ryan
I agree with your original statement but also in the sense that classical music has evolved so much too. What is more evolved than this

Actually, that was what I intended to say. Just came out wrong. :eek:

So as far changing my views on classical musicians, there really is no need to. I was dealing with my own (mis)understanding/conflicts of "classical" vs. "modern"- and also take into consideration my admittedly limited knowledge of (Western) music theory and its application. Christopher clarified his position that he was only interested in discussing Western theory. Fair enough- much gets lost in online discussions. I wasn't initially coming coming from that standpoint.

That's why I parenthesized Western above, as I wasn't necessarily coming from the standpoint of strictly Western music theory (but for the most part, I was.) And that's why I stated I don't feel there are absolutes. Western theory or not. Yes, there are certain absolutes within the context of what Christopher was talking about (of course I'm definitely not blaming him in any way for speaking from that context, as Arabic or any other type of ethnic music isn't on the table here in this forum)- A, A#, B, doesn't = a G major chord. A major scale is constructed a certain way. But this is predicated on rules that were agreed upon as correct. However, in other areas, I would say there aren't absolutes. Is there an "absolute" A tone or any other? I say yes and no. Yes if if we tune to 440 A- no, if not. Of course, it's been agreed upon that certain rules be followed, otherwise there would be total chaos. So rules have been accepted for the sake of uniformity.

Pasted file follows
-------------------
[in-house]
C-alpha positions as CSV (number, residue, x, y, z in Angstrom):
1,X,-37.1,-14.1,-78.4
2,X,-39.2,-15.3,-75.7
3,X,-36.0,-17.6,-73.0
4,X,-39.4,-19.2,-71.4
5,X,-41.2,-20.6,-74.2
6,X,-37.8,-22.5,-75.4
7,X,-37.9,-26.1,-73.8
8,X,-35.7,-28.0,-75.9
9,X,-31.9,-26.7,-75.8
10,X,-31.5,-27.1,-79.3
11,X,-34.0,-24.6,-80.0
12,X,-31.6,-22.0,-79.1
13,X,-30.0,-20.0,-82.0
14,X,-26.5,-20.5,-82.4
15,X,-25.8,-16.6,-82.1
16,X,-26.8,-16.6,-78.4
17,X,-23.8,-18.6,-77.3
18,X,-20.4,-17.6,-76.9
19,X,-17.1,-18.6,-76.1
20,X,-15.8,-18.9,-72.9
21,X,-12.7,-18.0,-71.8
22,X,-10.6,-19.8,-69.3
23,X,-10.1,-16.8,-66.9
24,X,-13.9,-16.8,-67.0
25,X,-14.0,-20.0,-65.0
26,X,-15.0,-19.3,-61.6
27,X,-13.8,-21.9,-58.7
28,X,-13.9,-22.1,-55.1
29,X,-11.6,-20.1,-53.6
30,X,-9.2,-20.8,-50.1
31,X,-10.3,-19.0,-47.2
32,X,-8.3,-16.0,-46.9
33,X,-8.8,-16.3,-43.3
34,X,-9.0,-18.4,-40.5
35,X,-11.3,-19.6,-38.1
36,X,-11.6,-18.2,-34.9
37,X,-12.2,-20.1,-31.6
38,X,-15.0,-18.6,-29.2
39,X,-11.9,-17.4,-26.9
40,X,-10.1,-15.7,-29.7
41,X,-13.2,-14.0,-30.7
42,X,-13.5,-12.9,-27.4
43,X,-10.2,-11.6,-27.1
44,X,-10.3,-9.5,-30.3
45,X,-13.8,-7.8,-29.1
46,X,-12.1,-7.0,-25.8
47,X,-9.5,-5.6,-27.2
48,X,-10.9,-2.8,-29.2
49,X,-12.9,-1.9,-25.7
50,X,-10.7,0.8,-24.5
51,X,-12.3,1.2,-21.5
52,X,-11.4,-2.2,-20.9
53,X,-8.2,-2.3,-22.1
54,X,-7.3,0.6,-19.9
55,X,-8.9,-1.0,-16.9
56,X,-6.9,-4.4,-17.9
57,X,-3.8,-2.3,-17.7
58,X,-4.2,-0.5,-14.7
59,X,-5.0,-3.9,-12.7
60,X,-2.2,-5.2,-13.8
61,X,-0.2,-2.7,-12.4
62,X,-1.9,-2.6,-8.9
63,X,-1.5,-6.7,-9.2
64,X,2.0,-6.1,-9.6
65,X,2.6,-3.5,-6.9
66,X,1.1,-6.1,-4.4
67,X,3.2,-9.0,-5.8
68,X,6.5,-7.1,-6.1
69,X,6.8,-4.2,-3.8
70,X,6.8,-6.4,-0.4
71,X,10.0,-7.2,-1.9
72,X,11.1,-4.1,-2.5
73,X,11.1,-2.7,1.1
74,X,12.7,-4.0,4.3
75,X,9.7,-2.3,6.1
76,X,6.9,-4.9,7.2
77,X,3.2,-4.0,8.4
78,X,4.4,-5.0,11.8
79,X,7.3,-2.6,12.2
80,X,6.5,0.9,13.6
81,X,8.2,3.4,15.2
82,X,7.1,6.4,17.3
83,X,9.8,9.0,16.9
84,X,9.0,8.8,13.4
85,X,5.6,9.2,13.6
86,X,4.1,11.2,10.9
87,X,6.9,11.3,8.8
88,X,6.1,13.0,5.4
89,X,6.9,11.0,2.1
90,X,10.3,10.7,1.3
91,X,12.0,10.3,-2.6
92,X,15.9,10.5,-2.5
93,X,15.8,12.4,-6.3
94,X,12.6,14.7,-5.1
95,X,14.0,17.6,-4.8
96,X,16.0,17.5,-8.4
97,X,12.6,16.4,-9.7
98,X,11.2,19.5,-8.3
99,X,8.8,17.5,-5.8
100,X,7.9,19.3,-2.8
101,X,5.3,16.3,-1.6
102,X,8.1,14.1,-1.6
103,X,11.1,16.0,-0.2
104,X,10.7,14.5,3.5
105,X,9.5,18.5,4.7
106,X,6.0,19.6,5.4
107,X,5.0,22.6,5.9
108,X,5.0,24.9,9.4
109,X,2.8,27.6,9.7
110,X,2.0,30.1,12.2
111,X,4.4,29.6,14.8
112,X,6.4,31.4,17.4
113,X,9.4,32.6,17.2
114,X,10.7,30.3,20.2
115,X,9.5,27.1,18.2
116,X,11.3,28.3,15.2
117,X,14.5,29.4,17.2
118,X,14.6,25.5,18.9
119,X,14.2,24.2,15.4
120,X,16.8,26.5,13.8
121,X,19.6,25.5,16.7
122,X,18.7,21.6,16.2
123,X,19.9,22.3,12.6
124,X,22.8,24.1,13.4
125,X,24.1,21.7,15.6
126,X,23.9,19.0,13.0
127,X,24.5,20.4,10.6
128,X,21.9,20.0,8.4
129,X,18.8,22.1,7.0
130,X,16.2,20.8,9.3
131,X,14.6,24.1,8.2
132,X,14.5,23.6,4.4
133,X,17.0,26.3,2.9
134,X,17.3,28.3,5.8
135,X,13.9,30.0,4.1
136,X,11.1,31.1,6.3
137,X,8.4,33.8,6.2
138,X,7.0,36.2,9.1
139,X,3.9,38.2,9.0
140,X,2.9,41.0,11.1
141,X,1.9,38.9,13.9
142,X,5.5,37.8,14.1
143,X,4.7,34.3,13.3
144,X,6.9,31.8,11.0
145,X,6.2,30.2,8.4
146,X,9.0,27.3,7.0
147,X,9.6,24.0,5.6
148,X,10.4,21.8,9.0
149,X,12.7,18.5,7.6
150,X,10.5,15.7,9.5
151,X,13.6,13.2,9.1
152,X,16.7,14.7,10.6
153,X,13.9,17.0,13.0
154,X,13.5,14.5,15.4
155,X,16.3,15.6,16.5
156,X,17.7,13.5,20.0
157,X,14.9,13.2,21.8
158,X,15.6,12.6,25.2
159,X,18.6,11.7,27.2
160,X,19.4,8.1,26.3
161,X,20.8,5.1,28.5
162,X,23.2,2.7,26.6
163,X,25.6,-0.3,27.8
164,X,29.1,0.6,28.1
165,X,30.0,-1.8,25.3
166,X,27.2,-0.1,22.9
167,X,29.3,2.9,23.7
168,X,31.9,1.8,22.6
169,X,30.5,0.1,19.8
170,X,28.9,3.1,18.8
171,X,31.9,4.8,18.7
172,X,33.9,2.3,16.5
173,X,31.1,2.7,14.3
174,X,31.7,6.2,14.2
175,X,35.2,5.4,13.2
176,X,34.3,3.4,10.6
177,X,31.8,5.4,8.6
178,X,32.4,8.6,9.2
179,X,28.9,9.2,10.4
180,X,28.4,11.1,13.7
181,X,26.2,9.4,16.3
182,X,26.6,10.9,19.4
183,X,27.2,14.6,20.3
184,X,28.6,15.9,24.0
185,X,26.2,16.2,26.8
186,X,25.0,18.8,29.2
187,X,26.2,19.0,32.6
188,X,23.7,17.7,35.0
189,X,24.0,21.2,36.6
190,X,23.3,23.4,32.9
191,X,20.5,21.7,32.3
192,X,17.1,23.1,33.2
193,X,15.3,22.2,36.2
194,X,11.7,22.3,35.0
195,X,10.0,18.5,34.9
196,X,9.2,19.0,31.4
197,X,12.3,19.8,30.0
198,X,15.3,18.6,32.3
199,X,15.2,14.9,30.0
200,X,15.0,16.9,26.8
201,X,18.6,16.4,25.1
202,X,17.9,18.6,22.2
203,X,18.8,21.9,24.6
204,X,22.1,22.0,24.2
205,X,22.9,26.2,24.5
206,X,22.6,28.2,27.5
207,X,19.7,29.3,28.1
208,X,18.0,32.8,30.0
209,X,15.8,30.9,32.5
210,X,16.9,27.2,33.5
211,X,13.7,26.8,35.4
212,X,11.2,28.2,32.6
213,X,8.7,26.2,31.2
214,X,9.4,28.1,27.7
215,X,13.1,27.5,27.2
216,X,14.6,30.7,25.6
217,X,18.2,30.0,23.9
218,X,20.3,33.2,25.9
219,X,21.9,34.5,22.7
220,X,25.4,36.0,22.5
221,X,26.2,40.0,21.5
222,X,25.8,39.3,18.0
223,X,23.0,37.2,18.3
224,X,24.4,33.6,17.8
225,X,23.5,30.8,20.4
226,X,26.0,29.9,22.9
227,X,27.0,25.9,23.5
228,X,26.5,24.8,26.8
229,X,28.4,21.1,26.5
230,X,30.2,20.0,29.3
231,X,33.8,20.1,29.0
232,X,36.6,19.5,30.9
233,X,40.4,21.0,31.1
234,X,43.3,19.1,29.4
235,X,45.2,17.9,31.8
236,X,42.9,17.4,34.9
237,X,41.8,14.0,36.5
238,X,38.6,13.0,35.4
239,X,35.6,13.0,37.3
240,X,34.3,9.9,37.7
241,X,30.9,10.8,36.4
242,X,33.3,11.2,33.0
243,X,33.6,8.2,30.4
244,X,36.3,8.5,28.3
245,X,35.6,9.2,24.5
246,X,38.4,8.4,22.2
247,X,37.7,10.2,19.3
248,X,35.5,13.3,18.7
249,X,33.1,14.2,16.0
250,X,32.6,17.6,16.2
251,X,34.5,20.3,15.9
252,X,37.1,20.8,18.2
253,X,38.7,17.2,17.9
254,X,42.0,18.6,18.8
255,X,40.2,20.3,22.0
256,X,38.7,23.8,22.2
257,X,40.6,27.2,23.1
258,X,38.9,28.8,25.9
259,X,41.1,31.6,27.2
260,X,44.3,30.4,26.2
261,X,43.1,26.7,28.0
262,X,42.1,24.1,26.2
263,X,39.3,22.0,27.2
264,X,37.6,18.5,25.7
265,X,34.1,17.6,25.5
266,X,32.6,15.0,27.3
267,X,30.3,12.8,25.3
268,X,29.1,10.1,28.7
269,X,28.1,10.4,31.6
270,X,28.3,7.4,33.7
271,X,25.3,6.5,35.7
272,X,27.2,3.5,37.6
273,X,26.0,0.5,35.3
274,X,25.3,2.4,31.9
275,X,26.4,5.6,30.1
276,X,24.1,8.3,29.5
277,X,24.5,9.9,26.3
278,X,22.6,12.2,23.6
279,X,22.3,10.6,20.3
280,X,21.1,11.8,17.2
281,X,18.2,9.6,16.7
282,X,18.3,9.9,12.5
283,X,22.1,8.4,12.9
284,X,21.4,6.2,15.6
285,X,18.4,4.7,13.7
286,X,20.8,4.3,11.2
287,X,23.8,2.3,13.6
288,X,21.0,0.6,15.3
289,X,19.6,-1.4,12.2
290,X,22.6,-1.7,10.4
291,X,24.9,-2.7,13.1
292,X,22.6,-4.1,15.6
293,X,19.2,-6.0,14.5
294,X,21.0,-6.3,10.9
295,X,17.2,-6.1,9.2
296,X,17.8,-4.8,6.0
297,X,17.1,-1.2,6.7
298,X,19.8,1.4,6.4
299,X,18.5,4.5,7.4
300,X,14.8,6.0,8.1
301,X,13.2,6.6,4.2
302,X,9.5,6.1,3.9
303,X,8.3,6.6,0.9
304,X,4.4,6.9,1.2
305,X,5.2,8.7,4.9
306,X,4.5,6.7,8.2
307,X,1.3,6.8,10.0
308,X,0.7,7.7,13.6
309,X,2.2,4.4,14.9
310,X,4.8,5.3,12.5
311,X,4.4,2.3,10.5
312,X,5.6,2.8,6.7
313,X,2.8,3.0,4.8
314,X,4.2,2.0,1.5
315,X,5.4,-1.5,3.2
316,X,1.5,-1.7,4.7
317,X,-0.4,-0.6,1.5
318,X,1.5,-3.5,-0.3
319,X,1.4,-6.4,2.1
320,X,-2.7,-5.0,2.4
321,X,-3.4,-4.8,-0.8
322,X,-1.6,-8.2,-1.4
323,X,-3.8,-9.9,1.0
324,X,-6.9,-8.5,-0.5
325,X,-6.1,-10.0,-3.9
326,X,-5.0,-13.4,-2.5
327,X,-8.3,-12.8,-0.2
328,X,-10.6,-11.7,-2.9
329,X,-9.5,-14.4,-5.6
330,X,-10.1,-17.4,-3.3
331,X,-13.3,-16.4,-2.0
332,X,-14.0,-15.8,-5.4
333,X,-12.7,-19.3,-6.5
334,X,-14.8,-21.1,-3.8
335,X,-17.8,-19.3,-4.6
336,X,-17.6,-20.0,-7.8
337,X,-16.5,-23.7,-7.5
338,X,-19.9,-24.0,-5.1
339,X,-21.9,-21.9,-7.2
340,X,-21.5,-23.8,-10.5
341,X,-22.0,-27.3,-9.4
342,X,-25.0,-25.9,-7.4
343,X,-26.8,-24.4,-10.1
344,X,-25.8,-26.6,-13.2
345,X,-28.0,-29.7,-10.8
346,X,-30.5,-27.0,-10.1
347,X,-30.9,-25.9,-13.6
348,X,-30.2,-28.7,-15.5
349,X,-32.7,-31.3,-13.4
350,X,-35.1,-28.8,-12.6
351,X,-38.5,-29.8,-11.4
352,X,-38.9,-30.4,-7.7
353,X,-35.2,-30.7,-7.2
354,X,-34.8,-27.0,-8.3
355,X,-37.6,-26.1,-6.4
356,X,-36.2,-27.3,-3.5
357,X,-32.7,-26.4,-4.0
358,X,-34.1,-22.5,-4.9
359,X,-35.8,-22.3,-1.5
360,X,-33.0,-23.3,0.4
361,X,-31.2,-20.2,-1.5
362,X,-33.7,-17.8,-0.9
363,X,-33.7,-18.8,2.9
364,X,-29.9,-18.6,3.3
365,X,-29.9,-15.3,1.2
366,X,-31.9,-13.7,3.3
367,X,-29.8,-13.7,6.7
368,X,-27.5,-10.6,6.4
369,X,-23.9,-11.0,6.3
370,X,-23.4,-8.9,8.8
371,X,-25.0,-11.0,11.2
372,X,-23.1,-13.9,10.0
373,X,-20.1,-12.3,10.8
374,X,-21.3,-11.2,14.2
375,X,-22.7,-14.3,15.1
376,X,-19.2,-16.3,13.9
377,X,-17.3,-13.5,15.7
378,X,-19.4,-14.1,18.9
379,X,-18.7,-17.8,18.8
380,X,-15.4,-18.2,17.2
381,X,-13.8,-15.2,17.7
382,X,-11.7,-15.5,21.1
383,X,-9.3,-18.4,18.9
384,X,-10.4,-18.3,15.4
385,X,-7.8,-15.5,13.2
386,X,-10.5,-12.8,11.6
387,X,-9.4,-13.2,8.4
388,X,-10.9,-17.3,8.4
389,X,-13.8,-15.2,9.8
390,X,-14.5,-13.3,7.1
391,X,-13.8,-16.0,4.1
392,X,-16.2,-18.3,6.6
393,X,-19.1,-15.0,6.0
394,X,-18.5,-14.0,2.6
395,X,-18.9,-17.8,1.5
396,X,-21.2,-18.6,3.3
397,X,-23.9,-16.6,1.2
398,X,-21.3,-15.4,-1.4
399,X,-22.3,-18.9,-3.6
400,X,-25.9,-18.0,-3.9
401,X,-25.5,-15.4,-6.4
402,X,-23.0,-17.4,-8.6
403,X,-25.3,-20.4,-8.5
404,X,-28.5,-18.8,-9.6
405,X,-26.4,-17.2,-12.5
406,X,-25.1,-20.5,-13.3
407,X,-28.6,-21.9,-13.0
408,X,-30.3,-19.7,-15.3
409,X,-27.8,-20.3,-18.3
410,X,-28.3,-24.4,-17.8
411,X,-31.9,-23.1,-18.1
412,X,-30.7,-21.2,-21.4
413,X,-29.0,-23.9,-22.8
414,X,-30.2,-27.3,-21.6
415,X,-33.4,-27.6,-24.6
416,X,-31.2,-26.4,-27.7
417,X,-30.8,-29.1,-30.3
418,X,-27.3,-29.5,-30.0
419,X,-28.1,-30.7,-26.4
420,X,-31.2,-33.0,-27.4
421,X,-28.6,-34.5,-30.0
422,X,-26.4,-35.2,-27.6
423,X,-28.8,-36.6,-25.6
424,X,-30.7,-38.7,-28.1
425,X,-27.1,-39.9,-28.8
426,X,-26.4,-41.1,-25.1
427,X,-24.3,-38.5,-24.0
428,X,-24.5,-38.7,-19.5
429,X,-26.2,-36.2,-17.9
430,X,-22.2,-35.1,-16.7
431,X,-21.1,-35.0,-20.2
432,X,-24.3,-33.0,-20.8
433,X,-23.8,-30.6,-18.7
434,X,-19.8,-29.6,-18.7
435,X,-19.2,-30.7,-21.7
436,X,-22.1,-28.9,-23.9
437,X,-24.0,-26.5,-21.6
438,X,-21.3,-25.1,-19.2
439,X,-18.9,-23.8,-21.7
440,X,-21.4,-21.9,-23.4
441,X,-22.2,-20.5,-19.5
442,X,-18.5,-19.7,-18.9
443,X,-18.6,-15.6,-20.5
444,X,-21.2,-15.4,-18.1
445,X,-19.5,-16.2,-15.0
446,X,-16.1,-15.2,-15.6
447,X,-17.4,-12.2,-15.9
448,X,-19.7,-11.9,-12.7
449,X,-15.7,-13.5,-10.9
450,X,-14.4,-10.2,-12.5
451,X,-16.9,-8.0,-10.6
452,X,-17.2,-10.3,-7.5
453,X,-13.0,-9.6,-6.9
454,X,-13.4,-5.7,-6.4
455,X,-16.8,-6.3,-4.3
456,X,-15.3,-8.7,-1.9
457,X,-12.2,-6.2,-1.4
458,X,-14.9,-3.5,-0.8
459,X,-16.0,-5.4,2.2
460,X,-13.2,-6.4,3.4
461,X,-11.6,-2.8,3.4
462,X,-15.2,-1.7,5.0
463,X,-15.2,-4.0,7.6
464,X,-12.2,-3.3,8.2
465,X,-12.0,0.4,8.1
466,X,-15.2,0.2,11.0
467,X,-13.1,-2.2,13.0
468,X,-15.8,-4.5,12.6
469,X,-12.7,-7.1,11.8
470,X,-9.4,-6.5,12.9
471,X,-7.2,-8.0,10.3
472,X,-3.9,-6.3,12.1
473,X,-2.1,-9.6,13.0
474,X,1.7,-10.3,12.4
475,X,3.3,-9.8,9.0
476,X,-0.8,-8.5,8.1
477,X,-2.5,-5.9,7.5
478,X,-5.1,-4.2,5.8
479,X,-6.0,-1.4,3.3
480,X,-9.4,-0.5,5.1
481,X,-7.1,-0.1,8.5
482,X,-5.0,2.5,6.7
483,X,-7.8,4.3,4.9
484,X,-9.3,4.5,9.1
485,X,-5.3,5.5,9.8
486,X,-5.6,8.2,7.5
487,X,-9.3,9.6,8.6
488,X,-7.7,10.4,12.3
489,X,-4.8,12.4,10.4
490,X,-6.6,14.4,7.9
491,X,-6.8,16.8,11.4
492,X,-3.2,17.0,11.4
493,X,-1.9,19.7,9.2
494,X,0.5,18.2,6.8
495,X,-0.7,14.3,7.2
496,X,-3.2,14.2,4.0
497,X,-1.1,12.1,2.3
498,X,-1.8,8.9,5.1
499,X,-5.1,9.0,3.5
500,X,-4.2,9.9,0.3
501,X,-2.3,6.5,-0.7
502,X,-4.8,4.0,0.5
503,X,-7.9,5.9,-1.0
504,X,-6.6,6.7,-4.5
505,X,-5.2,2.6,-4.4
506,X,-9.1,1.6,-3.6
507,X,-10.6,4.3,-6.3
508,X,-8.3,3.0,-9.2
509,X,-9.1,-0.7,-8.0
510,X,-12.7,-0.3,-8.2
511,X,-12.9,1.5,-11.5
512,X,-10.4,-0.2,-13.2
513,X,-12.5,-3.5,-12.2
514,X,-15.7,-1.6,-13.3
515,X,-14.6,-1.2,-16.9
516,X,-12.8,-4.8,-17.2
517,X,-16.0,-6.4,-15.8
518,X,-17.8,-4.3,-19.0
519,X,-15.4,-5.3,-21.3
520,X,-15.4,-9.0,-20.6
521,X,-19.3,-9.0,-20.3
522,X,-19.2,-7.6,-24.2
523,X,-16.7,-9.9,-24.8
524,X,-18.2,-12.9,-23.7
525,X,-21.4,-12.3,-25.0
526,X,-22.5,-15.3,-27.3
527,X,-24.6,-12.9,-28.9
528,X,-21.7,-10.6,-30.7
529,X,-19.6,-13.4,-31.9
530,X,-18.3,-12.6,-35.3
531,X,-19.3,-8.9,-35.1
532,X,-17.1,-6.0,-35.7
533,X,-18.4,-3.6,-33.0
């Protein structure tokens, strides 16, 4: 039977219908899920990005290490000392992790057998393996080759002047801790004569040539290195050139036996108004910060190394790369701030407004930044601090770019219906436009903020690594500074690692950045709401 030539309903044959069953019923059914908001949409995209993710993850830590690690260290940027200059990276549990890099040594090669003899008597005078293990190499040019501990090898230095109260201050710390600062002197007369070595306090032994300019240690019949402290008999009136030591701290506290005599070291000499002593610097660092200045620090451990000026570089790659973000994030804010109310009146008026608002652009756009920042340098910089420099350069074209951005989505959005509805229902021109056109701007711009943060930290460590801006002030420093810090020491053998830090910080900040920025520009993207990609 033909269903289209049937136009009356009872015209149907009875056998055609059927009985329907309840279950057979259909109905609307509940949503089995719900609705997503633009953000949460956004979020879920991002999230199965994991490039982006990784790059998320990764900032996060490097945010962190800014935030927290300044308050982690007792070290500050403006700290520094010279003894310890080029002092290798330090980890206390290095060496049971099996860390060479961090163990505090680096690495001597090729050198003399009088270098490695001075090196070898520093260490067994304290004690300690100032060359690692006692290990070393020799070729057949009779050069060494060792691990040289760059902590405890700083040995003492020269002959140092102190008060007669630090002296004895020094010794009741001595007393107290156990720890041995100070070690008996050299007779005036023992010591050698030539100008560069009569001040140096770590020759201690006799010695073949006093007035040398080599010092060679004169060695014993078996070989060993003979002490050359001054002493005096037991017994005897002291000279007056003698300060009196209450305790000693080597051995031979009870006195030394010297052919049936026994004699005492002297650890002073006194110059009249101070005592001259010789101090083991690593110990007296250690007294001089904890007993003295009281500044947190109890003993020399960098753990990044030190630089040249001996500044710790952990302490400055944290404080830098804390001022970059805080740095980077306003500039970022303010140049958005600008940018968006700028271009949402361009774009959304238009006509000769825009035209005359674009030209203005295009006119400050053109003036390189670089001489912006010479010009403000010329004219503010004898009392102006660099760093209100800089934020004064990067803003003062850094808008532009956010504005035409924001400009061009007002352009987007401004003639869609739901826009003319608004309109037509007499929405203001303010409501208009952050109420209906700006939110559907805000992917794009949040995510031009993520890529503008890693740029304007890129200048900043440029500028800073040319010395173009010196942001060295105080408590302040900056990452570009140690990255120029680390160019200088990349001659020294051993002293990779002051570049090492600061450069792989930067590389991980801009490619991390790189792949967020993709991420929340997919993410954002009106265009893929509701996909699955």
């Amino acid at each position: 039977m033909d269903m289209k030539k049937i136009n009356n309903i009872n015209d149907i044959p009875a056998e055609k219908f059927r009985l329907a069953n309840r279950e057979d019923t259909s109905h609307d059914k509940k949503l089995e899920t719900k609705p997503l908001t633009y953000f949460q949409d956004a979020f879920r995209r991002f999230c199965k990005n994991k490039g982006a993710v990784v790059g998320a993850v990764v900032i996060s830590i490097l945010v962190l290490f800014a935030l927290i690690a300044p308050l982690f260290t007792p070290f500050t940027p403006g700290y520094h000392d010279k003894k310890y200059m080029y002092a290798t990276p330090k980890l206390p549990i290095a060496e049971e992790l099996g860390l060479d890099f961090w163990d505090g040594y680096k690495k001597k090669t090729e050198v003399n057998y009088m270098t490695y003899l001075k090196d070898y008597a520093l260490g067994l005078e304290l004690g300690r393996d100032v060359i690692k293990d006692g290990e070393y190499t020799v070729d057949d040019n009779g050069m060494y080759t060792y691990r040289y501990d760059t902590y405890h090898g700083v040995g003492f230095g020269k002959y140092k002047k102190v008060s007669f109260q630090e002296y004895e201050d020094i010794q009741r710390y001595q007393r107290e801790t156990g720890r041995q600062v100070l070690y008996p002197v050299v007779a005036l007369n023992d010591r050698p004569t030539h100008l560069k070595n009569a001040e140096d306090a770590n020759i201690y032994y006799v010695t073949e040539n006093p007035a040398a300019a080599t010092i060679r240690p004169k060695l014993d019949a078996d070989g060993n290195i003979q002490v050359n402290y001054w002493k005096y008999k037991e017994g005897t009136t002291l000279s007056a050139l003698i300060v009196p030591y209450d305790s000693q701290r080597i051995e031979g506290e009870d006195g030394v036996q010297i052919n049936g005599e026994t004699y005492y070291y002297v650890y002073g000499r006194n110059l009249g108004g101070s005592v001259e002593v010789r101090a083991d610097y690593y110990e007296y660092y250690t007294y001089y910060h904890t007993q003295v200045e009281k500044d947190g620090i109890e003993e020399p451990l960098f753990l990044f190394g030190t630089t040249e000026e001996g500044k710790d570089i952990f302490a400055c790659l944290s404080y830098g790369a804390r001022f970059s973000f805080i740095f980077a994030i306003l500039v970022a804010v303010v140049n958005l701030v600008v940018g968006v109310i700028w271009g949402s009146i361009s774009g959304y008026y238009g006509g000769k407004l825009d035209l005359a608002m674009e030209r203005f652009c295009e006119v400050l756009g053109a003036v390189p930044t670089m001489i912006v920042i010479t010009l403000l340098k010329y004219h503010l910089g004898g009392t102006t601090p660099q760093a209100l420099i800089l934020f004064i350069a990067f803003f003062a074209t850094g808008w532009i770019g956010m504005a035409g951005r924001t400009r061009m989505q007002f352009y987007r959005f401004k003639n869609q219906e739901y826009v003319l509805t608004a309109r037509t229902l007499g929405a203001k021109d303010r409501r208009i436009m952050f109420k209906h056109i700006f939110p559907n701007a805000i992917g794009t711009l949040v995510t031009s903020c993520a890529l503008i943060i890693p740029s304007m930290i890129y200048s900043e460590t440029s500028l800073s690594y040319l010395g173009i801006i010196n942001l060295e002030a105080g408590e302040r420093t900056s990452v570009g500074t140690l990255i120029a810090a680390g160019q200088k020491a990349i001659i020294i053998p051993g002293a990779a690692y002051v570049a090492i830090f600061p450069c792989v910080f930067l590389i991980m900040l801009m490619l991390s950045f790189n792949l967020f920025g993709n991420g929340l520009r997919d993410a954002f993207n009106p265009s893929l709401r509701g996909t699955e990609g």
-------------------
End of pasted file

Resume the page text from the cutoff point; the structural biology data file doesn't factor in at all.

Where I was coming from- and here's where things probably will go off in a really insane direction- are there any absolutes in music that are absolute from an empirical sense? An A tone isn't an A if we disagree on what concert pitch is, and that it should vibrate at a certain frequency. Modes, etc, aren't what we accept them to be if we don't agree the major scale is the source from which everything springs forth. Is dissonance inherently inharmonious, unresolved, or a learned response? Again, I say yes and no. Yes dissonance is unresolved when following...let's call it conventional Western music theory. I say no, because I was coming from...I'll call it a "global take on music" for lack of a better description. But Chris narrowed it down to Western music theory, so of course I can't disagree.